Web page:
“As excess amounts of snow and ice melt, it spreads a lens of cold, fresh water on top of warm salt water.  The fresh water doesn’t sink, and since warming could produce excess melting, as a part of the great conveyor belt (part of ocean circulation) it could cause cooling in the North Atlantic … it’s ironic,” said Lamb.

So, what about greenhouse gases? Koll says greenhouse gases can be both natural and manmade, but we shouldn’t discount either.  “Around the time ‘Earth Day’ was created, there was a great focus on water.  It’s easy to see water pollution,” said Koll.  “But, it’s something that happens over many years, not all at once.”  Because of studies of water pollution, and advancements in science, the world now has a global standard for measuring water contaminants and bacteria in water.

But, why is it cold outside if there’s global warming?  “Because, that’s ‘weather.’ Because it’s winter … it’s supposed to be cold,” said Koll.  “But, just as you maintain your home, or your car, we – as human beings – have been challenged in literature, and history, and politics to be good stewards, or to save money, or to improve ourselves.  As things change … we have to adapt.”

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Should the Washington Post Have Rejected Sarah Palin’s Op-Ed?

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Future former Alaska Governor Sarah Palin wrote an op-ed piece for the Washington Post today, in which she roundly dismissed the idea of cap-and-trade.  The piece is generating quite a lot of discussion, including rebuttals from John Kerry and Sarah Palin From Several Months Ago.

Leaving aside the merits of present-day Sarah Palin’s argument, two of the responses to her piece got my attention.  First, HuffPo’s Art Brodsky posited the publication of Palin’s essay as further evidence of the decline of the Washington Post:

How does the Post regain its equilibrium? How does it recover not only from this disaster but also from the dismissal of popular blogger Dan Froomkin, whose sacking led to great protests from the readers the Post execs didn’t think existed?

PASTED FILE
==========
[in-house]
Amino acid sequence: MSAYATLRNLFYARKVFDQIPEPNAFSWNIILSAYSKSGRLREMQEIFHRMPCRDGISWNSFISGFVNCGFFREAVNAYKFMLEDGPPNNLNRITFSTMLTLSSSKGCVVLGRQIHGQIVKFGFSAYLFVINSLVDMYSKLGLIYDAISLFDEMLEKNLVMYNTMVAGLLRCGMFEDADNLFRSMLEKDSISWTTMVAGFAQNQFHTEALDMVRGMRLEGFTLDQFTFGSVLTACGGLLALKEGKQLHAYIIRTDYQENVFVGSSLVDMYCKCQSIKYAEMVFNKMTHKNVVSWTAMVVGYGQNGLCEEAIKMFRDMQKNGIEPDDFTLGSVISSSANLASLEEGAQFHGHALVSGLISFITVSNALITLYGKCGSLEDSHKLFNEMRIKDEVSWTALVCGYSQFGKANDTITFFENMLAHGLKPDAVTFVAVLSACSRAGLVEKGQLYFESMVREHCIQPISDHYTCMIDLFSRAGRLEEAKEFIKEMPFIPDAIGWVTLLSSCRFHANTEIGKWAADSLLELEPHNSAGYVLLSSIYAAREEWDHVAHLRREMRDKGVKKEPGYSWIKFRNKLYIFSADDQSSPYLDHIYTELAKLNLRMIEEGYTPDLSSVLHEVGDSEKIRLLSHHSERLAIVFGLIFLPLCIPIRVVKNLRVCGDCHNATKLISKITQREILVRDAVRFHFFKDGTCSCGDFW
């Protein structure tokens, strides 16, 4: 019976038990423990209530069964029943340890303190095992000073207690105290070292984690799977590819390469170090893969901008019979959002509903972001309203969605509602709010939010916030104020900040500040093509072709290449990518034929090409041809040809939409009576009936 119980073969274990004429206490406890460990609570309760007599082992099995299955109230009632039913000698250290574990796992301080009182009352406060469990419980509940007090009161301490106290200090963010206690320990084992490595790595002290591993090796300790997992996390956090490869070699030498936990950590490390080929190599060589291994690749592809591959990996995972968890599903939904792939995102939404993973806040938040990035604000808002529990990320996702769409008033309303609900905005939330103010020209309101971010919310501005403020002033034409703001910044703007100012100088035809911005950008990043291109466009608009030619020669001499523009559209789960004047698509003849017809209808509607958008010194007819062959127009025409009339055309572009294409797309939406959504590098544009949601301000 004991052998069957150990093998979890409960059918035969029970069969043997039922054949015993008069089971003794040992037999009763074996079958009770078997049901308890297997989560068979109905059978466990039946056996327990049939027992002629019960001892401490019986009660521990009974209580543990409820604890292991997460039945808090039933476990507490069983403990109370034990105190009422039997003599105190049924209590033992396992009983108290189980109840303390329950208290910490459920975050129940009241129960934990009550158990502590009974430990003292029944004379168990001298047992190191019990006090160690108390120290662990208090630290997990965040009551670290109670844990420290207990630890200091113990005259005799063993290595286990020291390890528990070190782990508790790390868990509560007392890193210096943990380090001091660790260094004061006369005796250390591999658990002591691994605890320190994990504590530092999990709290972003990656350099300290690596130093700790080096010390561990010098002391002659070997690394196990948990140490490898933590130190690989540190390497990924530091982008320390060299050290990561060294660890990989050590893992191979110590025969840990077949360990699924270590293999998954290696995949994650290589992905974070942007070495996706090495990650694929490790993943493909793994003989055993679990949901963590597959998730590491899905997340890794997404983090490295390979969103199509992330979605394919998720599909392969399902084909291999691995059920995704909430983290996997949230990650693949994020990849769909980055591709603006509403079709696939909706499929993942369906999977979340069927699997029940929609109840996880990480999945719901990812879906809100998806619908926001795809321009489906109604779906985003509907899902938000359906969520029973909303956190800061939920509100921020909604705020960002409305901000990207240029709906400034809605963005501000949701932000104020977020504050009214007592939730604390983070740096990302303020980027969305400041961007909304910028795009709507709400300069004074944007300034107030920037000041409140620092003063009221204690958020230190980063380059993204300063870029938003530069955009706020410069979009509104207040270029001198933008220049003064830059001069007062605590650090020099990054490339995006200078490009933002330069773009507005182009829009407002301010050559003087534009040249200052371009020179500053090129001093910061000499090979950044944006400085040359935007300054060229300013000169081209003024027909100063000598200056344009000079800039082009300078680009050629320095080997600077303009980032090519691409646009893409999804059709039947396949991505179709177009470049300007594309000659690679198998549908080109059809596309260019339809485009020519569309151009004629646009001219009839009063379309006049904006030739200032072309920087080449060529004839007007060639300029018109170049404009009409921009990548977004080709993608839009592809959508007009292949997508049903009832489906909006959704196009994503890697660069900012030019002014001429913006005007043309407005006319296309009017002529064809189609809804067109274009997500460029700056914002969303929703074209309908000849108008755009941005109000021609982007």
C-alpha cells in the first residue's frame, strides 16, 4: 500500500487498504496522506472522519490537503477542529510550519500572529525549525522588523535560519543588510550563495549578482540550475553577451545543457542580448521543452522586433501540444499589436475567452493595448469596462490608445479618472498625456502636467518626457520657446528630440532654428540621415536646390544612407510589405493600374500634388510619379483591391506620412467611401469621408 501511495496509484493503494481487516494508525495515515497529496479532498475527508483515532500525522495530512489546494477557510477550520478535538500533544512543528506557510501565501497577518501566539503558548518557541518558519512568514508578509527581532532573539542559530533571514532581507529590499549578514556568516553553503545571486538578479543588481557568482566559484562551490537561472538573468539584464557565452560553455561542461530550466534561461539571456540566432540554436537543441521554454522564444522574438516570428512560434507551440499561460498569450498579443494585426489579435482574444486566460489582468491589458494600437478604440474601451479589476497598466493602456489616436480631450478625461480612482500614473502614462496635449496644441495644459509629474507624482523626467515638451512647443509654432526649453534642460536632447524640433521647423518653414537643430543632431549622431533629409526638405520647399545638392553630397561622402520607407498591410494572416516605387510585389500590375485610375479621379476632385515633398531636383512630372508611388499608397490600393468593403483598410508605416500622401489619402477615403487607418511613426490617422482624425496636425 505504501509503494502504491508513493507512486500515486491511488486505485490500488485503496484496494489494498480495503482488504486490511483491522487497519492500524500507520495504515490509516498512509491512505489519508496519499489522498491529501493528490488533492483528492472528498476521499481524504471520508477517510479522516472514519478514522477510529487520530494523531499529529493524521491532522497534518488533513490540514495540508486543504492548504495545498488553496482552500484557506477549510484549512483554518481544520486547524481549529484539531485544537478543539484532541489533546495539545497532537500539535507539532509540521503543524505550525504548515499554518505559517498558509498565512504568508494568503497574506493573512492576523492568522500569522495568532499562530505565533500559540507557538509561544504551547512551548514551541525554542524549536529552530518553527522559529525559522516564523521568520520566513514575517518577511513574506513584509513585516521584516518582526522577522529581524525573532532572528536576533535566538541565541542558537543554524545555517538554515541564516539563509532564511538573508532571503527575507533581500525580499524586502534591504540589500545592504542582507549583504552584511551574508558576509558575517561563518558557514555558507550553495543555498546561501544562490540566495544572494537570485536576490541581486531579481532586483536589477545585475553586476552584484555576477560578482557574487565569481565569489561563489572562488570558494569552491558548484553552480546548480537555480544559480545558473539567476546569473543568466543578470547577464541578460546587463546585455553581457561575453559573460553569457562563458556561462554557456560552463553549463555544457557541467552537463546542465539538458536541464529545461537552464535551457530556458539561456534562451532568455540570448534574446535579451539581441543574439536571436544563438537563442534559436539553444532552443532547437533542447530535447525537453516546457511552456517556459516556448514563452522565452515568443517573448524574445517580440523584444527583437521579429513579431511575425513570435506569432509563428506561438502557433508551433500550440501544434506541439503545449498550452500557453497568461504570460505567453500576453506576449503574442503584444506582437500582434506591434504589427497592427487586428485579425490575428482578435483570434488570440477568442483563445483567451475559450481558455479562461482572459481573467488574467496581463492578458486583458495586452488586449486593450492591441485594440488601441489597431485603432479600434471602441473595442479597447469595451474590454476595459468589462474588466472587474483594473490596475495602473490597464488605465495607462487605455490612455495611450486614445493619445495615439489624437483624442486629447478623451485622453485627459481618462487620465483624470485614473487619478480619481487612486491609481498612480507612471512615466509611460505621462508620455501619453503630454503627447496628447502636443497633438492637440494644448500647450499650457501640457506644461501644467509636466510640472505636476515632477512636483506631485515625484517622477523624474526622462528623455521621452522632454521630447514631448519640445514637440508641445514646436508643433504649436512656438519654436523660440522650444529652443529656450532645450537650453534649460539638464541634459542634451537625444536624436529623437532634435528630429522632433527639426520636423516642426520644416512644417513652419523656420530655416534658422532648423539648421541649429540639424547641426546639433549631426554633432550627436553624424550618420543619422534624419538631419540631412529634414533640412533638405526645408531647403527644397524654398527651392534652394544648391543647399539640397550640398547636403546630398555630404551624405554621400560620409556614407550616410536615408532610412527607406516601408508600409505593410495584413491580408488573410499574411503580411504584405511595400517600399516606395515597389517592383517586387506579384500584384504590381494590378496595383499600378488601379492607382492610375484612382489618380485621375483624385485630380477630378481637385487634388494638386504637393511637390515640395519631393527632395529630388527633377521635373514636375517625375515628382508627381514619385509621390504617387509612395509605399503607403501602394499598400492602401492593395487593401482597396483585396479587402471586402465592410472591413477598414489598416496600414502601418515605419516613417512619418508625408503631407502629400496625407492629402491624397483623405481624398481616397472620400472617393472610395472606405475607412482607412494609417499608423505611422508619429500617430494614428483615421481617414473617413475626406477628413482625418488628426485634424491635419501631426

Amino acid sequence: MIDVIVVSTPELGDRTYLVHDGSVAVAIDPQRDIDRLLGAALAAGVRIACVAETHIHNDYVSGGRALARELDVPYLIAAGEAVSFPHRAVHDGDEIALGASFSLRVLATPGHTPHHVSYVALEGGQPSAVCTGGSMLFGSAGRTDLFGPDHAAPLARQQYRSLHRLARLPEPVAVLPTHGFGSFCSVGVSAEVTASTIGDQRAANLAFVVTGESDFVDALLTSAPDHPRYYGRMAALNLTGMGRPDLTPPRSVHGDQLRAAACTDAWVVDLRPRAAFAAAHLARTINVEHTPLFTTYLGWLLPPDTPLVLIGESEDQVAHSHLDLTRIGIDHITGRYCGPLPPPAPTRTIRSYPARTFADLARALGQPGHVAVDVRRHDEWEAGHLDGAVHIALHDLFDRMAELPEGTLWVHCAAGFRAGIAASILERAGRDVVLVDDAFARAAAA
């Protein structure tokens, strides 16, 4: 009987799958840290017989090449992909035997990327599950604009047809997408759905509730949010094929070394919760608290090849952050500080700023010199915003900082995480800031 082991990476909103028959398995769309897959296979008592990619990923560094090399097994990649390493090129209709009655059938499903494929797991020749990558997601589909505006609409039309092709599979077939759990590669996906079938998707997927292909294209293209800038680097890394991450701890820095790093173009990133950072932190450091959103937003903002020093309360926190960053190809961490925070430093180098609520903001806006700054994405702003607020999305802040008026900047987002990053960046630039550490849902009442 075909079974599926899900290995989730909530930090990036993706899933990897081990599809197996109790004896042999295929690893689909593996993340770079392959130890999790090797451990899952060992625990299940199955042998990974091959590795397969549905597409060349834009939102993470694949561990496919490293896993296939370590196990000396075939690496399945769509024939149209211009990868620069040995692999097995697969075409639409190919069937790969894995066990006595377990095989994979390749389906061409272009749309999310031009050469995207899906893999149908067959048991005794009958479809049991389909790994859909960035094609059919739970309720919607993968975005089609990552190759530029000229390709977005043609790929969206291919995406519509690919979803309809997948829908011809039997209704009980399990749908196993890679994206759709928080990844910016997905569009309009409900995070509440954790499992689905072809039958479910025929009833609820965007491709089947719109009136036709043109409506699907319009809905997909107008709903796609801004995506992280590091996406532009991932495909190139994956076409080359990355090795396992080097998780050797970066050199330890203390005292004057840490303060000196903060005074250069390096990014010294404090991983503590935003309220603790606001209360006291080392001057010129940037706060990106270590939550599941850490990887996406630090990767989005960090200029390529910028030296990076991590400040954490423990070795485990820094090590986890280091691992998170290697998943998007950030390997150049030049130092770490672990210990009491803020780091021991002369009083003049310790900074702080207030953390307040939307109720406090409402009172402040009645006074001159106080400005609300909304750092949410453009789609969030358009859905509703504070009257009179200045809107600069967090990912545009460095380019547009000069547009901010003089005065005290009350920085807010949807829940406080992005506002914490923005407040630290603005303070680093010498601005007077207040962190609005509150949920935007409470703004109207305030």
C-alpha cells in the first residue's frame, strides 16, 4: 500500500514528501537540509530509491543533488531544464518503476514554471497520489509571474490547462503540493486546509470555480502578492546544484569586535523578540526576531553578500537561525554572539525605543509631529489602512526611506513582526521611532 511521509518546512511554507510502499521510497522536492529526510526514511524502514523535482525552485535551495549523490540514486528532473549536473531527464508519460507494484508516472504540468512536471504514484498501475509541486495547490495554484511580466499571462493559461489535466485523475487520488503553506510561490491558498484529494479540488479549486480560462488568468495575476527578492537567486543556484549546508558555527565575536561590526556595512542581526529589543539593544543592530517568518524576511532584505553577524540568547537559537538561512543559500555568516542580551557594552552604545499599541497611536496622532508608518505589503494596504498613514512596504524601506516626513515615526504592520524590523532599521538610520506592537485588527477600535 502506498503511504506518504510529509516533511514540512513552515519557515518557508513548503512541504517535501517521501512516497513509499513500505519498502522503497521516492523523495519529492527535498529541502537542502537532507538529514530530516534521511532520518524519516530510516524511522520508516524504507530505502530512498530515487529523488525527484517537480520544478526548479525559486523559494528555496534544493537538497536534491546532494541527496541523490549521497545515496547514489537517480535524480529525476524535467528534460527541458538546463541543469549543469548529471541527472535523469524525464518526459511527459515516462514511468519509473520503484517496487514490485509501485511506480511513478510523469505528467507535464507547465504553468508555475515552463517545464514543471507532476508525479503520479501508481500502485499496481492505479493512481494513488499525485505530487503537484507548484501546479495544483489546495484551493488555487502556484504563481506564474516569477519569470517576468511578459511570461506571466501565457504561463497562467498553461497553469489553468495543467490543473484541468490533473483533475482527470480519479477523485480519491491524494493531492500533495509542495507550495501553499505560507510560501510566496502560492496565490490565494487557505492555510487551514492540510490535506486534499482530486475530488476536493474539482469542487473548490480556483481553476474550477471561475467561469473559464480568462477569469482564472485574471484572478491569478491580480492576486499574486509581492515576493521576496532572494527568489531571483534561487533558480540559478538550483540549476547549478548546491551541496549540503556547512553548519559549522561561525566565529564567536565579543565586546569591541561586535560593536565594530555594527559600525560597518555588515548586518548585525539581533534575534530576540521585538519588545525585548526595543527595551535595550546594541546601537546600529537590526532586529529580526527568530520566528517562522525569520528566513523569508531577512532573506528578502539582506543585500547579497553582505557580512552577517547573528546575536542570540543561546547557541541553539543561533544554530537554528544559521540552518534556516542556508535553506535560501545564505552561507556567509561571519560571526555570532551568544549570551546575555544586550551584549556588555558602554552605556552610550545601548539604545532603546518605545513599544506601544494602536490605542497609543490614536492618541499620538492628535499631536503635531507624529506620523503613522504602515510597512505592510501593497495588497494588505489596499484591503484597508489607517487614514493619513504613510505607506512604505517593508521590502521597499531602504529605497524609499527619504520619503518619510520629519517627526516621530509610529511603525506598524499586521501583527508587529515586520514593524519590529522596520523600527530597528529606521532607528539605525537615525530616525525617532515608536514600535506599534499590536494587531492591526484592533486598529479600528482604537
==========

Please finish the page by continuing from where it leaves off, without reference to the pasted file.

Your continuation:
Why, by putting the soon-to-be ex-gov on the op-ed page, one of the prime places of real estate left in the newspaper world? Not to put too fine a point on it — is there any sane person left over in the Post management?

I found the question intriguing, but not for the reasons brodsky gives.  Agree with her or not, cop to her expertise or not, Palin’s interconnectedness with energy policy is indisputable, making her voice newsworthy.

What I found interesting was this take, from my old stomping grounds, Politics Daily:

Palin Op-Ed Blasts Obama: A Prelude to 2012?

In case anyone doubts the presidential ambition of her save-the-economy essay, the last words should clear things up: “Yes we can. Just not with Barack Obama’s energy cap-and-tax plan.” Sarah Palin is serving notice that it’s a long while till 2012, with plenty of time to repair an image or, for that matter, create an entirely different one.

This reminded me of 2 incidents during the 2008 Presidential campaign, in whichthe New York Times rejected op-ed pieces from candidates.  The first rejected op-ed was from the Clinton campaign, a decision with which I disagreed.  The 2nd was from the McCain campaign, using the same rationale under stronger circumstances.